Since the beginning of the internet era, we have come across a number of chain letters. Quite a number of people, I’m afraid, are naive enough to actually believe the contents of these e-mails. Yesterday, I received this e-mail from a good friend of mine:
Pl ease do not take this for a junk letter. Bill Gates is sharing his fortune. If you ignore this you will repent later. Microsoft and AOL are now the largest Internet companies and in an effort to make sure that Internet Explorer remains the most widely used program, Microsoft and AOL are running an e-mail beta test.
When you forward this e-mail to friends, Microsoft can and will track it (i f you are a Microsoft Windows user) for a two week time period.
For every person that you forward this e-mail to, Microsoft will pay you $245.00, for every person that you sent it to that forwards it on, Microsoft will pay you $243.00 and for every third person that receives it, you will be paid $241.00. Within two week! s, Microsoft will contact you for your address and then send you a cheque.
To make the e-mail more attractive, there are testimonials in the e-mail stating things like this is true, they’ve received USD200,000, a few has received USD10,000 and bla bla bla. And then at the bottom, there are a few people who said, “Try it out! You won’t lose anything! It’s worth a try.” They said that you will get a cheque from Bill/Melinda Gates Foundation.
Alright…. First of all, if you don’t know by now, this e-mail is a hoax. Think about it. Bill/Melinda Gates Foundation is a charity organisation. Logically, charities were set up in the first place to help the poor and the unfortunates. Why would Bill Gates hand out money to some random folks? Wouldn’t it be wiser for him to use that money to help, let’s say, the Africans instead? Or for the research of AIDS’ cure? Or perhaps research to cure malaria? Come on, Bill Gates is a self-made billionaire and the richest man on earth. I’m sure he’s smarter than that.
Second of all, Microsoft and AOL are two different companies. They are competitors. They won’t run an e-mail test together.
Third of all, there is no such thing as an ‘e-mail tracker’ as stated above. Well, not that I know of anyway.
So, to those who affirm that “It’s worth a try”, let me tell you this. The e-mail was forwarded many many times before. A lot of e-mail addresses are listed on that e-mail. Soon, the e-mail shall return to the original sender. He then harvests your e-mail addresses, store it in a database, and sell it to businesses and etc. Wonder why we receive spam e-mails?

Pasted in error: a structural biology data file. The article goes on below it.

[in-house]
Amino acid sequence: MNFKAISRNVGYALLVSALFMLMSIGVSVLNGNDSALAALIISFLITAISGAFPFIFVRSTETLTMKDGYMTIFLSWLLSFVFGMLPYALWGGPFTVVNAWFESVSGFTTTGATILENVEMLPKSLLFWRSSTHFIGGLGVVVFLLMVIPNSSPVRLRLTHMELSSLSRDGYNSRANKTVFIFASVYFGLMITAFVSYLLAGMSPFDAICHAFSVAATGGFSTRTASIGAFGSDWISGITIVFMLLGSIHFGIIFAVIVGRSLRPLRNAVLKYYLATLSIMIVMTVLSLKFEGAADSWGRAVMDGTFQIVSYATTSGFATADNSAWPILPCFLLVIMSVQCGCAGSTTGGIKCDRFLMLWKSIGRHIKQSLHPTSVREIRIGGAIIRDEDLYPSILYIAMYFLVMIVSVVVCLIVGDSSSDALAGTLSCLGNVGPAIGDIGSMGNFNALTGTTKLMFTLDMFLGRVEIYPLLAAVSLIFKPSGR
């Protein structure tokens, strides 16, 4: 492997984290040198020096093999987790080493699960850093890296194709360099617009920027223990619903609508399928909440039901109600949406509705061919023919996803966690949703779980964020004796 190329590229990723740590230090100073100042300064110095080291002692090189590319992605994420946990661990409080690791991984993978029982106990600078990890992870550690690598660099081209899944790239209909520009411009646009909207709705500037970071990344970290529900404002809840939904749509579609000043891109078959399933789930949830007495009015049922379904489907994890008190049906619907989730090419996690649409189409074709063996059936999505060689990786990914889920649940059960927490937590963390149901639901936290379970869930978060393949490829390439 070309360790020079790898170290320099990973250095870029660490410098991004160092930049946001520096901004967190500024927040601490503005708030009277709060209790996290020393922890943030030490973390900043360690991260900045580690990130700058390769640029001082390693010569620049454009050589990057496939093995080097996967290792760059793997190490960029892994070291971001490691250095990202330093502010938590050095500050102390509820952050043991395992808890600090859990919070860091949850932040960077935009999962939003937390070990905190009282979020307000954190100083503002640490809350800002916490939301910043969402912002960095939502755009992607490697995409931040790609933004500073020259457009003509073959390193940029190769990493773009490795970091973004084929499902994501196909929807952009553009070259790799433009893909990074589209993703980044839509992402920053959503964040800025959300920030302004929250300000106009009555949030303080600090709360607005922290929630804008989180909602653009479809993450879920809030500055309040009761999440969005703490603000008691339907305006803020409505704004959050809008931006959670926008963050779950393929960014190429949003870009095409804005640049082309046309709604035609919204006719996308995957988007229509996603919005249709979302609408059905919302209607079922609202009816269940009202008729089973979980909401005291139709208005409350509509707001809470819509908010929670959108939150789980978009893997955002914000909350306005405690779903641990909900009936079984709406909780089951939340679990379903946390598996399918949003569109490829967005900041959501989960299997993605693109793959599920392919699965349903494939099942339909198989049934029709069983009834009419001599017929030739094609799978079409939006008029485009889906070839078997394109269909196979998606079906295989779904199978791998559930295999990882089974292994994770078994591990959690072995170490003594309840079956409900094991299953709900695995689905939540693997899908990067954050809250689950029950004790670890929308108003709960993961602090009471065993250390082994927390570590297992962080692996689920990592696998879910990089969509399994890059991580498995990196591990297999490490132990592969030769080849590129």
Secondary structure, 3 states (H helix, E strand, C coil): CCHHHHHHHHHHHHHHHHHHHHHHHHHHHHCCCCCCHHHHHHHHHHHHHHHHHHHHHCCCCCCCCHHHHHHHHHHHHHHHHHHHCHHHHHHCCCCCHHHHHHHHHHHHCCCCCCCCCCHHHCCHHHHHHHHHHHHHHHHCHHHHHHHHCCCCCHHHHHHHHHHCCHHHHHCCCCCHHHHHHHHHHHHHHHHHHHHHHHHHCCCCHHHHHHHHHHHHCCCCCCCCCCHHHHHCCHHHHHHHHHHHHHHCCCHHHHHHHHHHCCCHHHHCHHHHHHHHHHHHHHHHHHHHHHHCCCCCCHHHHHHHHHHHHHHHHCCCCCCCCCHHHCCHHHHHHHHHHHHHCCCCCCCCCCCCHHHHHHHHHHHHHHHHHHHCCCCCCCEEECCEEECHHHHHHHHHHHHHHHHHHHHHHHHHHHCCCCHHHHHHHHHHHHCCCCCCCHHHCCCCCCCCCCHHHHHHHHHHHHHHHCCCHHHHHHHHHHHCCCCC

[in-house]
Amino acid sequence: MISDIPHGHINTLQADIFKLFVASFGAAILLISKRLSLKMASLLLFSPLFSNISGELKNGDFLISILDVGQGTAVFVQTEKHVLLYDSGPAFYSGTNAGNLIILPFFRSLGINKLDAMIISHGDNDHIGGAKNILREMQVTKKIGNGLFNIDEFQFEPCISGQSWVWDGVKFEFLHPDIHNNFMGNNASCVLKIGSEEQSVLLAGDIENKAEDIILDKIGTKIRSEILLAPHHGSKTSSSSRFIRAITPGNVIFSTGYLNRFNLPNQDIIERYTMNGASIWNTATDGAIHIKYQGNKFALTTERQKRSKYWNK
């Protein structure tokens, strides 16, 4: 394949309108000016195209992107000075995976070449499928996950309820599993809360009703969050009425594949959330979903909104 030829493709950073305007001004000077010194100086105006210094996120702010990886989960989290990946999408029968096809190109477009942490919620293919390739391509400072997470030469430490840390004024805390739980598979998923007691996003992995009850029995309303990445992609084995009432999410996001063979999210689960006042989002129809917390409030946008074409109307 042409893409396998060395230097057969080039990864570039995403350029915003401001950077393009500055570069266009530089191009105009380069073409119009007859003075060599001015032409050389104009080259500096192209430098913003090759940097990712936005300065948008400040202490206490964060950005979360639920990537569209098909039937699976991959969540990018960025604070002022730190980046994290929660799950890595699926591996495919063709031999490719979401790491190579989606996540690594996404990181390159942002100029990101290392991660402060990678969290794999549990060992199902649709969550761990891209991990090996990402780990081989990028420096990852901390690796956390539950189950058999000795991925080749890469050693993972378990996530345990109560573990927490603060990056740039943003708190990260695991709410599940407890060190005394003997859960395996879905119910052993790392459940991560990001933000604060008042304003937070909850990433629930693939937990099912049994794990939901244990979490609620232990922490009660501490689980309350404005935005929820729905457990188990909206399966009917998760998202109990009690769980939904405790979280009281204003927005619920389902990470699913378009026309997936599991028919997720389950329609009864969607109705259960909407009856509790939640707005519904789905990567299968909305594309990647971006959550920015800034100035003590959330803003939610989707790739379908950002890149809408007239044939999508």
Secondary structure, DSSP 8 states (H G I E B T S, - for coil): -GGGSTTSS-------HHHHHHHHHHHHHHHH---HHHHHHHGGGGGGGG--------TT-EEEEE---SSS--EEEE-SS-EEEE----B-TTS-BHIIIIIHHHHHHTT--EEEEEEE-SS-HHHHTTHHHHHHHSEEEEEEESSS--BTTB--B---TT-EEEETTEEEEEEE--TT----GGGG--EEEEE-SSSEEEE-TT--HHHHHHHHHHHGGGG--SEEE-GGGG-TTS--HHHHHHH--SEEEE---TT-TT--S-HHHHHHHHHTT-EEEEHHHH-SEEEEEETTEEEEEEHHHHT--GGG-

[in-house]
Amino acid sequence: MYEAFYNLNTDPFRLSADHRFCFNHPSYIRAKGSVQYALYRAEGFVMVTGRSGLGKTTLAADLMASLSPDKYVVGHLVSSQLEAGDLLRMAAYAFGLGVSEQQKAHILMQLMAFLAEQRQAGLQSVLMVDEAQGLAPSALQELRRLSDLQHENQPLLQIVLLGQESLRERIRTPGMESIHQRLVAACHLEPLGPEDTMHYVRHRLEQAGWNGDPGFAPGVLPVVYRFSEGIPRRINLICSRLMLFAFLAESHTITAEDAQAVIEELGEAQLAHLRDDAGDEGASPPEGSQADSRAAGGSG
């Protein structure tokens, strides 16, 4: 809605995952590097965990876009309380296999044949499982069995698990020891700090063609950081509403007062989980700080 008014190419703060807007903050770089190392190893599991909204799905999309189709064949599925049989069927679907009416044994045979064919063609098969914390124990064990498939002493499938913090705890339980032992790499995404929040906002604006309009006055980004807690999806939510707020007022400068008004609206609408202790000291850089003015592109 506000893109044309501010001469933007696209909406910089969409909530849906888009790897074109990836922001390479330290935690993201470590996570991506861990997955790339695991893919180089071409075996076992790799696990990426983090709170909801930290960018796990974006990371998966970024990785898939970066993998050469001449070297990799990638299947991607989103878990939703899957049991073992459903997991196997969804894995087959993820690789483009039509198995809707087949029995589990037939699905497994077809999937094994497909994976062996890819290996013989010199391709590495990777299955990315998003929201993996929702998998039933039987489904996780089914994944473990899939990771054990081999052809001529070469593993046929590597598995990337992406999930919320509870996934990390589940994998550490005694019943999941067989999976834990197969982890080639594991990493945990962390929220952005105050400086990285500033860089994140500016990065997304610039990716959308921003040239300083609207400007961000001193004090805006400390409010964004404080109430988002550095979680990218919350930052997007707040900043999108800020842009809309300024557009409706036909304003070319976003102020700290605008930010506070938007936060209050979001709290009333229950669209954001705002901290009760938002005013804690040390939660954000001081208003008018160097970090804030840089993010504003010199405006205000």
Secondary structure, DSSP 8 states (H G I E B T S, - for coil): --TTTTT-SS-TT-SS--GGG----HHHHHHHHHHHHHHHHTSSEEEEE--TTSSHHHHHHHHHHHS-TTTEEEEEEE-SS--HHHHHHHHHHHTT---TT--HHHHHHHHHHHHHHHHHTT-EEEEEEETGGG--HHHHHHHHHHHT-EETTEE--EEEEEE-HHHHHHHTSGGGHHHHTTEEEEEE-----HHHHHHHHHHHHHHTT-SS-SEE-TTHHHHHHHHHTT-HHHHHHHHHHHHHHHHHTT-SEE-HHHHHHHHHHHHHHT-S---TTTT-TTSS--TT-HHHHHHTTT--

To sum it up, everybody, stop forwarding these kinds of e-mails. Second, if you want to forward e-mails (other than chain letters of course), enter the addresses of your friends in the “BCC” form instead of the normal “CC”. This way, their e-mail addresses won’t be visible.
Sorry to disappoint you, Bill Gates will not share his fortune. Not with some random folks.
By the way:
Official statement from Microsoft:
REDMOND, Wash., May 12, 1999 – Recently an email has been circulating on the Internet about a new “email tracking system” from Microsoft.
As you may have suspected, this is a hoax and did not originate from Microsoft.
Microsoft does try to investigate the source of these hoaxes and take appropriate action. However, many times the hoaxers take elaborate steps to shield their true identities and we cannot identify them. Privacy and security are very important to us here at Microsoft, and we work every day to build great software for the Internet that keeps information safe, secure and private.
We regret any inconvenience this may have caused you.
Official statement from Bill Gates:
Even more annoying than spam, in some respects, are hoaxes. I’m acutely aware of this because my name was recently attached to a hoax email message that was widely distributed.
People embellished the fraudulent email over time, as it was forwarded from electronic mailbox to electronic mailbox, but an early version read this way:
“My name is Bill Gates. I have just written up an e-mail tracing program that traces everyone to whom this message is forwarded to. I am experimenting with this and I need your help. Forward this to everyone you know and if it reaches 1000 people everyone on the list will receive $1000 at my expense. Enjoy. Your friend, Bill Gates.”
The bogus message was widely forwarded, which surely led to some disappointment from people who hoped to receive $1,000 for passing along what was essentially a chain letter.
— From “On Spam: Wasting Time on the Internet,” published in 1998